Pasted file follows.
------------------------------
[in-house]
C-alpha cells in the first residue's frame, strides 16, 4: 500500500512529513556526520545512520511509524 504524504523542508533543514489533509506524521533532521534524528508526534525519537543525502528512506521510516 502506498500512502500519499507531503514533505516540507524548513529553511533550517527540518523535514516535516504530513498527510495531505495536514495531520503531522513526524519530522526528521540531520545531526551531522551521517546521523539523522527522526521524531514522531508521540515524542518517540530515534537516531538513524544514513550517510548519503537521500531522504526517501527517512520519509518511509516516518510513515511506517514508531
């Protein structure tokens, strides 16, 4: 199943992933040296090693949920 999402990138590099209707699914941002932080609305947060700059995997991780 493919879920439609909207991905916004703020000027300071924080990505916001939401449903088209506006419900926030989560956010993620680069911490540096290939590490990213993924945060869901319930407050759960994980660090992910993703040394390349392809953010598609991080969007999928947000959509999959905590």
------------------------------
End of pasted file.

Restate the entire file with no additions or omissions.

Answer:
[in-house]
C-alpha cells in the first residue's frame, strides 16, 4: 500500500512529513556526520545512520511509524 504524504523542508533543514489533509506524521533532521534524528508526534525519537543525502528512506521510516 502506498500512502500519499507531503514533505516540507524548513529553511533550517527540518523535514516535516504530513498527510495531505495536514495531520503531522513526524519530522526528521540531520545531526551531522551521517546521523539523522527522526521524531514522531508521540515524542518517540530515534537516531538513524544514513550517510548519503537521500531522504526517501527517512520519509518511509516516518510513515511506517514508531
């Protein structure tokens, strides 16, 4: 199943992933040296090693949920 999402990138590099209707699914941002932080609305947060700059995997991780 493919879920439609909207991905916004703020000027300071924080990505916001939401449903088209506006419900926030989560956010993620680069911490540096290939590490990213993924945060869901319930407050759960994980660090992910993703040394390349392809953010598609991080969007999928947000959509999959905590």